GR: You're already known for alternate history, notably The Years of Rice and Salt. But Shaman goes considerably further back. What inspired you to write about the Paleolithic era?

KSR: It was partly the backpacking. When the body of the Ice Man was discovered emerging from a glacier in 1991, it occurred to me that his clothing and gear much resembled the stuff we took with us into the mountains. His materials were different, but the design and function were much the same. This started me thinking about the Paleolithic and the many thousands of years we lived that kind of life, and it became something I wanted to write about.

This stayed a general desire until I learned about the Chauvet Cave, discovered in 1995, with its beautiful paintings that turned out to be 32,000 years old. At that point I felt I had found my story and characters.

GR: Jared Diamond's recent book, The World Until Yesterday, looks to traditional societies for lessons on how to live. Shaman offers a similar look at an older way of life—much, much older. What do you think we can learn from looking backward?

KSR: We can learn how we became what we still are now; this has to be instructive. Nowadays, with our powerful technologies, it feels as if we have detached from nature and can become anything we want, but in fact we are still the same animals we were 50,000 years ago. And we evolved into the animals we were then, and are now, by living a certain kind of life. The more we understand that, and contemplate what it was we were doing in the Paleolithic that we could regard as fundamentally human (meaning the things we did that made us human in the first place), the better we can judge our current range of potential behaviors: Are they good or just the illusion of good? Do the activities make us healthy and happy? Bringing in the Paleolithic can make these questions shift from what might seem mere matters of opinion to a set of physical facts that can't be denied without bad effects in our lives. So I think the Paleolithic lessons can be really useful and profound.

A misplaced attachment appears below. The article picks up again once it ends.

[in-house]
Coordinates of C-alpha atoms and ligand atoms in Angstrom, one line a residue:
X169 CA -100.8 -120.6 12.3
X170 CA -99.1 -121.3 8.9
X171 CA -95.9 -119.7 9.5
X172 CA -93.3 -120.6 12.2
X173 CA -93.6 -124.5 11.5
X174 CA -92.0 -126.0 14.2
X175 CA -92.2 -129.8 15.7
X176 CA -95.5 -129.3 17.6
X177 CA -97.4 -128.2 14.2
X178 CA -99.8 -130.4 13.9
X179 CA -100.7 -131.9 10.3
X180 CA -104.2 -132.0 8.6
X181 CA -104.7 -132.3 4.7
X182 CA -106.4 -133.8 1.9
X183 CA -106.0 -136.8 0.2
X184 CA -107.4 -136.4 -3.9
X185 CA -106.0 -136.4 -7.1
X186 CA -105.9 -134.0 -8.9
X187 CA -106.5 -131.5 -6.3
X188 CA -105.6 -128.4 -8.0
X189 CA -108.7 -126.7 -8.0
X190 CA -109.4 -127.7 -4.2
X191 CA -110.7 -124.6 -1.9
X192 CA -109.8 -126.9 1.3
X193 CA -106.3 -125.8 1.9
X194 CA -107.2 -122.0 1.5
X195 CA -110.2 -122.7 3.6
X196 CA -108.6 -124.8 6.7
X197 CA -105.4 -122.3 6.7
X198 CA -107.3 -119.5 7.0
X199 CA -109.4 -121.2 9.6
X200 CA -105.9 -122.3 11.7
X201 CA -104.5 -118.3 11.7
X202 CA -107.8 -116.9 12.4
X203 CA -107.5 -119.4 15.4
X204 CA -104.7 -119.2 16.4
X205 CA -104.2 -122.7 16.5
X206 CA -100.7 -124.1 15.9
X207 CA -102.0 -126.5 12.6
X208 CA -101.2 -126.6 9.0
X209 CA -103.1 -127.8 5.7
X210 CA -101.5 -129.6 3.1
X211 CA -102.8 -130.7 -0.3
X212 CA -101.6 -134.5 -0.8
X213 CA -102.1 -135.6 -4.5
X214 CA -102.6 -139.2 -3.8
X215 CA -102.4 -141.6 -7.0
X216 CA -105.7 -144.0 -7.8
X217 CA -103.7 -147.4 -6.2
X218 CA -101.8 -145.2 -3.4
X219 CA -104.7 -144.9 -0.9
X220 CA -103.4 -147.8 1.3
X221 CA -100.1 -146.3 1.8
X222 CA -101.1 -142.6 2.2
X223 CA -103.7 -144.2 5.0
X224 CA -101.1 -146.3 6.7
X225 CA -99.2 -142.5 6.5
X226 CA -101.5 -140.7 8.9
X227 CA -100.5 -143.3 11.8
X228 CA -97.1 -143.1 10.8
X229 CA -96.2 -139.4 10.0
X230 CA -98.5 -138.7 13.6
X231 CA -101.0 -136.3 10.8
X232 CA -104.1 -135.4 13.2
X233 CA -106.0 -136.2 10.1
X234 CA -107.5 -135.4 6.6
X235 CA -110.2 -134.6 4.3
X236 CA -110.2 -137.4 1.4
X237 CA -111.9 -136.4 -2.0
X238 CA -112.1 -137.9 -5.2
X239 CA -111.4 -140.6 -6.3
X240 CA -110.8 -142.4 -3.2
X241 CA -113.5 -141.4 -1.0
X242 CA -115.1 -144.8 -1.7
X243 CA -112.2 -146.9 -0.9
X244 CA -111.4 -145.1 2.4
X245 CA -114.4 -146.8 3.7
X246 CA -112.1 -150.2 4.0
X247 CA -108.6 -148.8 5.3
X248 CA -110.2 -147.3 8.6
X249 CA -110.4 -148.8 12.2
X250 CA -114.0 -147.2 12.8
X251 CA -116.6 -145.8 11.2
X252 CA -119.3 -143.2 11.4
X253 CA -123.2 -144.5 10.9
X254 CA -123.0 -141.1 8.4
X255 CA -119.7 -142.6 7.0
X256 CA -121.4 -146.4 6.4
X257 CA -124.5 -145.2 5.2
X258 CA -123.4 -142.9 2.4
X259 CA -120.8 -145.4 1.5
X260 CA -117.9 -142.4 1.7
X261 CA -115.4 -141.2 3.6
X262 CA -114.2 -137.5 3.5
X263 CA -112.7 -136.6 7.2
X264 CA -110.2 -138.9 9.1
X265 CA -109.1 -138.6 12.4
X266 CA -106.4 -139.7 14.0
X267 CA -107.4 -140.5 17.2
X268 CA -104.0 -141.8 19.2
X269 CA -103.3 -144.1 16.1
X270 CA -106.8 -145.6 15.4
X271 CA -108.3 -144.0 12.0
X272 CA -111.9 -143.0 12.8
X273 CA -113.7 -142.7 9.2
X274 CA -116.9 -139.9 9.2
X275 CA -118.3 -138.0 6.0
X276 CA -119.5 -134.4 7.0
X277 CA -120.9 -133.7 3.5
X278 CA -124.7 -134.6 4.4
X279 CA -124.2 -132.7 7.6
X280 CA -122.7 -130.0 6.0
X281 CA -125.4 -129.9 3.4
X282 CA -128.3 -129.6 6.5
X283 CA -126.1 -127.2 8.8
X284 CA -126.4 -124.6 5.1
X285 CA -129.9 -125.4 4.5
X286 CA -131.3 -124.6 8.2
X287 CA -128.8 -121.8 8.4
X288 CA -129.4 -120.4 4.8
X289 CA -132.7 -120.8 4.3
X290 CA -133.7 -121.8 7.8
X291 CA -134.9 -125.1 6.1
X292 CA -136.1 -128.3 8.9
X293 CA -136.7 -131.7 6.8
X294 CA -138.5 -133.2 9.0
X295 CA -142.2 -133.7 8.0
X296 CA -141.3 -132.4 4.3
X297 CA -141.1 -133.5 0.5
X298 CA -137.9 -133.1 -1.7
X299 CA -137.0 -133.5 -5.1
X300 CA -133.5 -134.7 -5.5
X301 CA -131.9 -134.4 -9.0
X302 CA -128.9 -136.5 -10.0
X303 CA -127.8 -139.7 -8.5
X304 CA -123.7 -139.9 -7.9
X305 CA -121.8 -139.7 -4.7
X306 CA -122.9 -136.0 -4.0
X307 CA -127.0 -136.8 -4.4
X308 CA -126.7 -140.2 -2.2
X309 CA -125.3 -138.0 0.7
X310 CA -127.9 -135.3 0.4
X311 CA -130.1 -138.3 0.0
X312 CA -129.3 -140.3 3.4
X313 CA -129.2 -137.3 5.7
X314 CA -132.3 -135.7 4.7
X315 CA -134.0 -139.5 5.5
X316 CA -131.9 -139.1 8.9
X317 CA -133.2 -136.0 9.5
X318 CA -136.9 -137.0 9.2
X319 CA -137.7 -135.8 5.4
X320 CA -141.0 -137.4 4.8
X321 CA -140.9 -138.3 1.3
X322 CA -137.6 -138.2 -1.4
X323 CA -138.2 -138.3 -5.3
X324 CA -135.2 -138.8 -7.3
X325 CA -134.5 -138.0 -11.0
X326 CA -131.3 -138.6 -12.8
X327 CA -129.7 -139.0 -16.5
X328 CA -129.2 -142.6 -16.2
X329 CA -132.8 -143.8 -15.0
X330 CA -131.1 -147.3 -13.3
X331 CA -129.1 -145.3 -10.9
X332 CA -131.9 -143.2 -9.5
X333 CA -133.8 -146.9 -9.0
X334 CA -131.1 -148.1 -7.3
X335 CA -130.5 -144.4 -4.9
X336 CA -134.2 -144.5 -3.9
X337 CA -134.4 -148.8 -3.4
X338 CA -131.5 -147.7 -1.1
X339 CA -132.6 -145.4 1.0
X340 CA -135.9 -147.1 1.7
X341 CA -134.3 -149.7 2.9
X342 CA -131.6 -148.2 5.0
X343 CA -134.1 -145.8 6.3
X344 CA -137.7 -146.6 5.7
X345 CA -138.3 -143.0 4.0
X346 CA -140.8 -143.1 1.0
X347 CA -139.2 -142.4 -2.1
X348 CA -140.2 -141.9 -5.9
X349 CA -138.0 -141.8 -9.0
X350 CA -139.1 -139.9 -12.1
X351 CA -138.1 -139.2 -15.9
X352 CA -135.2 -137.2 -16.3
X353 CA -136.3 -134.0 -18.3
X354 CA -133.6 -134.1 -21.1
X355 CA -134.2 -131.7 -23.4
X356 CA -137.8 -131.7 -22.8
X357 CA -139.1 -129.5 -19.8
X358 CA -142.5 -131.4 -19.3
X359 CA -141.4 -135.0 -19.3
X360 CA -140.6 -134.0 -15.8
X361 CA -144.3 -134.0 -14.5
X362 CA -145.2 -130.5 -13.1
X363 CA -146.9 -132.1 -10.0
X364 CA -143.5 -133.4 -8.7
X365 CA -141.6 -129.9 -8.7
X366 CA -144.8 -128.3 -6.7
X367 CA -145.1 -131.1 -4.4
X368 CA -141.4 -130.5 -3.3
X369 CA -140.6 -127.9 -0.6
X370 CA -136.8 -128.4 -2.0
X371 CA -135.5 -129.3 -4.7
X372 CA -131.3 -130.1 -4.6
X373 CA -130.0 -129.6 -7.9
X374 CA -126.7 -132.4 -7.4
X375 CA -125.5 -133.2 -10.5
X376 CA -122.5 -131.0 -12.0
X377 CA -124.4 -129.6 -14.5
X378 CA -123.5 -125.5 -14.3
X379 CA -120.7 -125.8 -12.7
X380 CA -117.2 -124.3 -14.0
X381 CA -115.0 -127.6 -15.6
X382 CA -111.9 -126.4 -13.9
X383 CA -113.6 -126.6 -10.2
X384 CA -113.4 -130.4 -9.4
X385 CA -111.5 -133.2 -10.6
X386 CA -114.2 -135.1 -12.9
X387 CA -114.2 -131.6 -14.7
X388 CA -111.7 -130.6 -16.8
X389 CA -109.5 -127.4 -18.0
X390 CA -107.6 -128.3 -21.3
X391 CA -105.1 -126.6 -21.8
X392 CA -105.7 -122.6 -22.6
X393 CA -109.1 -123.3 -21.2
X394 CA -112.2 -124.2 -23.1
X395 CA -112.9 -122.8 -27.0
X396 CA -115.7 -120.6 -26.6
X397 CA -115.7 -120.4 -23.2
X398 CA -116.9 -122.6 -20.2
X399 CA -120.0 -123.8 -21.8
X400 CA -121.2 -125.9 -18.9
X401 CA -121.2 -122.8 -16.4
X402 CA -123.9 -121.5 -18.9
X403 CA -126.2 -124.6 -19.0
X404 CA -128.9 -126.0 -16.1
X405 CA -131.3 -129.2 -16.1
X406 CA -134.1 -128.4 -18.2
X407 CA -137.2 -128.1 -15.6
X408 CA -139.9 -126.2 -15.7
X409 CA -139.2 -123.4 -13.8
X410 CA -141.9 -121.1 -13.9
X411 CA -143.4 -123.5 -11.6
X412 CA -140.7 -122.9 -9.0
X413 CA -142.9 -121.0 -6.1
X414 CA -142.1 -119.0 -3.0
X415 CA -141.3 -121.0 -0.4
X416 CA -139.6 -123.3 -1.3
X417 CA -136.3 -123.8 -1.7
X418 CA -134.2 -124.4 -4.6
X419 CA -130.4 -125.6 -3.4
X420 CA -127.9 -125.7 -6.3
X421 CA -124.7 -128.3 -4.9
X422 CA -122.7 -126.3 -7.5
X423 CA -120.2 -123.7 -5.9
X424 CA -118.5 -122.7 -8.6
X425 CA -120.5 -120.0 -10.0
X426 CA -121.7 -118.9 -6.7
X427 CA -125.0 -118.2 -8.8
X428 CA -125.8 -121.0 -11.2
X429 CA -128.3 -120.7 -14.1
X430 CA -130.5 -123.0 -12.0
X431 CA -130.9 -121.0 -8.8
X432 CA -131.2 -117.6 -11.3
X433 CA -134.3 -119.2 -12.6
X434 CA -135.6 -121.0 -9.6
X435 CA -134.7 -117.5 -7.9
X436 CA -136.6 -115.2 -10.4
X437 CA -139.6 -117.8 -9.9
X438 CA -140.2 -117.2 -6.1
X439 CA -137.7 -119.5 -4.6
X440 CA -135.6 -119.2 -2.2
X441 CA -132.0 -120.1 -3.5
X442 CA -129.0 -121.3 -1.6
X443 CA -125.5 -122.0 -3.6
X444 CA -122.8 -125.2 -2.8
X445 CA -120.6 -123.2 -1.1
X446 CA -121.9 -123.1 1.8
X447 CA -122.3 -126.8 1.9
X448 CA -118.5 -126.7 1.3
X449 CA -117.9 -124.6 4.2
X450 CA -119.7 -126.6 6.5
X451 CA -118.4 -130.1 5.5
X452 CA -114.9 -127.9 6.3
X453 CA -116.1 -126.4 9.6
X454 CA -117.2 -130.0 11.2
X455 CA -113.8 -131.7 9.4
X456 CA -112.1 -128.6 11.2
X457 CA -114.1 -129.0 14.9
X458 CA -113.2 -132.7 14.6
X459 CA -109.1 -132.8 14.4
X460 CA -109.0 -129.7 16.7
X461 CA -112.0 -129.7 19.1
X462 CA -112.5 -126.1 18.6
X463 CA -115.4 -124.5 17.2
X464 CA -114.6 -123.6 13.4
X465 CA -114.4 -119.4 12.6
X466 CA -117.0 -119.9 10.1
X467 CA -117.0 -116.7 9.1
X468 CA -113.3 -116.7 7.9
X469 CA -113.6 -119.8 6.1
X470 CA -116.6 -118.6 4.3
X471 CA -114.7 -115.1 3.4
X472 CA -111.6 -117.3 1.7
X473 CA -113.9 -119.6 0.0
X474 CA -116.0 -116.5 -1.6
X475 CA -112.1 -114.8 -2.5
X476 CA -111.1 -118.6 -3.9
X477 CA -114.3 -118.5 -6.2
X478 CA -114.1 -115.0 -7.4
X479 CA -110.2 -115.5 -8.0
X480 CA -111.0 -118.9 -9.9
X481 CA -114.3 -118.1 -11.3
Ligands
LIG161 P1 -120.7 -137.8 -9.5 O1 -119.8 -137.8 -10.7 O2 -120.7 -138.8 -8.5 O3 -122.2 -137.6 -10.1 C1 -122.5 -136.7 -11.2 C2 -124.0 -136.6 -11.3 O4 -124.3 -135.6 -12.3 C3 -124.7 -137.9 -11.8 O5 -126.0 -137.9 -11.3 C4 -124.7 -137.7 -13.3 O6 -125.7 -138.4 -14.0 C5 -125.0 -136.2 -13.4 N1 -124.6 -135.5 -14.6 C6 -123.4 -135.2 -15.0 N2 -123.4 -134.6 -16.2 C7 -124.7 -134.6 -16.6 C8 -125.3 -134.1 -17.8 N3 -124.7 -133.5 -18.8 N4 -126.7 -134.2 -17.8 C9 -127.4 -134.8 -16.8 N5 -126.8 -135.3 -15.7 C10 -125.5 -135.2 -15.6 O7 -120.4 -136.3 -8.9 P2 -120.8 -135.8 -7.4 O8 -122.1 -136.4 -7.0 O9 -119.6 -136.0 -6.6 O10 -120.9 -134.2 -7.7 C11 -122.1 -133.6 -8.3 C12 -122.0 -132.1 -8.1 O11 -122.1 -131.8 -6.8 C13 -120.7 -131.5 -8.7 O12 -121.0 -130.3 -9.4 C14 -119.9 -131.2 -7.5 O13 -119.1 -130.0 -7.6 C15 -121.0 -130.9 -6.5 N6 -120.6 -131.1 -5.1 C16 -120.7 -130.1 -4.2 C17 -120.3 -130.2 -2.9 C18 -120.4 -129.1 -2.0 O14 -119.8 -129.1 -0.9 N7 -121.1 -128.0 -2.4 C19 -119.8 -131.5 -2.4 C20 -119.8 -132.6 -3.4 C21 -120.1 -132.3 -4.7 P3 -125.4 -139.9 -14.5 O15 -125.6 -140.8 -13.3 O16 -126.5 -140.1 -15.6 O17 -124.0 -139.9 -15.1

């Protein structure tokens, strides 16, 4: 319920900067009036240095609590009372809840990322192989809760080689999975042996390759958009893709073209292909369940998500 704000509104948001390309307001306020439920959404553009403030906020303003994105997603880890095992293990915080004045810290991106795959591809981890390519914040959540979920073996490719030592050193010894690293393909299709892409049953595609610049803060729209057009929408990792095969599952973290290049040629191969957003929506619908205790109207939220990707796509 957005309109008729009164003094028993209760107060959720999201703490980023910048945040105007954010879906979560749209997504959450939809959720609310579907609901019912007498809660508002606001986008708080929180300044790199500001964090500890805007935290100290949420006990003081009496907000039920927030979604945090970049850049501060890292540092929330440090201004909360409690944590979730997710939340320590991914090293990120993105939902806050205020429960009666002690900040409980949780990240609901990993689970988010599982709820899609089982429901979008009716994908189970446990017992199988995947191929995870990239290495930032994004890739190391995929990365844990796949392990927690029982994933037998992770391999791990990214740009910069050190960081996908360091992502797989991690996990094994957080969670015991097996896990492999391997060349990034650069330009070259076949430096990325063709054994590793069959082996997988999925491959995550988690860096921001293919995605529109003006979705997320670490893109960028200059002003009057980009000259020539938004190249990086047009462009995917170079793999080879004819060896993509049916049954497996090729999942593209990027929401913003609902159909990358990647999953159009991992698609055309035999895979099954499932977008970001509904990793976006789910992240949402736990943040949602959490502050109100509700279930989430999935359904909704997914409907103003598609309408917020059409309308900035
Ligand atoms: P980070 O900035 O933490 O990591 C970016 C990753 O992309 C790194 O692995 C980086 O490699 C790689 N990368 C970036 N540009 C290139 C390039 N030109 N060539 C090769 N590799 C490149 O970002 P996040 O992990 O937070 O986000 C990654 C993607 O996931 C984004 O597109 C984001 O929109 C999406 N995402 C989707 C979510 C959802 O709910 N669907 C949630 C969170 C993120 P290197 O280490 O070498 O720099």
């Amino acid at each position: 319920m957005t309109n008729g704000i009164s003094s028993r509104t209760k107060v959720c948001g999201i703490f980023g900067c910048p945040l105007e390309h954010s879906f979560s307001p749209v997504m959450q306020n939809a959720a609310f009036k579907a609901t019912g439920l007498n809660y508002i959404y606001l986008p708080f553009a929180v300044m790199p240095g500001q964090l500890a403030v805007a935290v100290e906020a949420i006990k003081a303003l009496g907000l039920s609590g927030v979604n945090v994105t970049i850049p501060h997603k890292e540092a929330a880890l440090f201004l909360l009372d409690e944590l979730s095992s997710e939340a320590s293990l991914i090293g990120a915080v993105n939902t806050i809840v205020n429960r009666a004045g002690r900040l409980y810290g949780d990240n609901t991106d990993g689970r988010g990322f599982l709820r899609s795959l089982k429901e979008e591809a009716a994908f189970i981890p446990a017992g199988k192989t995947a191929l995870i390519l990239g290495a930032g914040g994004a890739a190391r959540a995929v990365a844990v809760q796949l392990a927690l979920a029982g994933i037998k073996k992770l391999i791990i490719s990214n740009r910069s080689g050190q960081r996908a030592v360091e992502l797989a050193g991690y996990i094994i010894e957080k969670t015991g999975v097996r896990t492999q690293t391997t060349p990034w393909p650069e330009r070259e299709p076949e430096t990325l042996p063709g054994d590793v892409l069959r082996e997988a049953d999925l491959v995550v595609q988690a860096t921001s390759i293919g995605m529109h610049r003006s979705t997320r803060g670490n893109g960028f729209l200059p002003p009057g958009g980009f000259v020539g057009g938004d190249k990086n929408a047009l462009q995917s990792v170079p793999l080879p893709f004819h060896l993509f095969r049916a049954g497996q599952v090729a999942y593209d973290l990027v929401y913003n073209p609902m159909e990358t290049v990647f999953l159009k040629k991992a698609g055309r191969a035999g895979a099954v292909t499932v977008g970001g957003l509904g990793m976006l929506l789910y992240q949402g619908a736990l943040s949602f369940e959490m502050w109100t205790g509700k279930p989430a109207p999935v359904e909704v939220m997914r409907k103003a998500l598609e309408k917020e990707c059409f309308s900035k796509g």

Some reviews for Shaman have come out:

NPR: 'Shaman' Takes Readers Back To The Dawn Of Humankind

Tor: A Moment in Time: Shaman by Kim Stanley Robinson

Though rather more modest in its scope and conventional in its concepts than Kim Stanley Robinson’s staggering space operas, Shaman tells an ambitious, absorbing and satisfyingly self-contained tale on its own terms. At once delightful and devastating, it transports us to a moment in time, reverently preserved and impeccably portrayed... and if that moment is off in the other direction than this author tends to take us, then know that he is as adept a guide to the distant past as he has ever been the far-flung future.

Locus, September 2013, by Gary K. Wolfe

Finally, on a completely different topic, Robinson is featured, with many others, in a BBC show on "After the Gold Rush - The Poetry of California", where he talks about the impact of California's landscape on its writers. The podcast is available here.

Watch out the calendar of events (on the left) as it is updated with events, panels, readings, signings, as we celebrate Shaman!

20 Aug 2013

SHAMAN just came out, September 3 2013; but before the host of interviews and readings that that one will involve, some non-Shaman material:

Adam Ford recently interviewed Robinson for 33rd Square (probably during the Humanity+ event last December). This resulted in a fascinating interview where Robinson discusses many of his ideas and worldviews, from science fiction, transhumanism and the role of technology to optimism, Buddhism and self-actualization. It is well worth your time and summarizes many of his interviews in the past few years. The interview is on YouTube in 5 short parts, below is Part 1: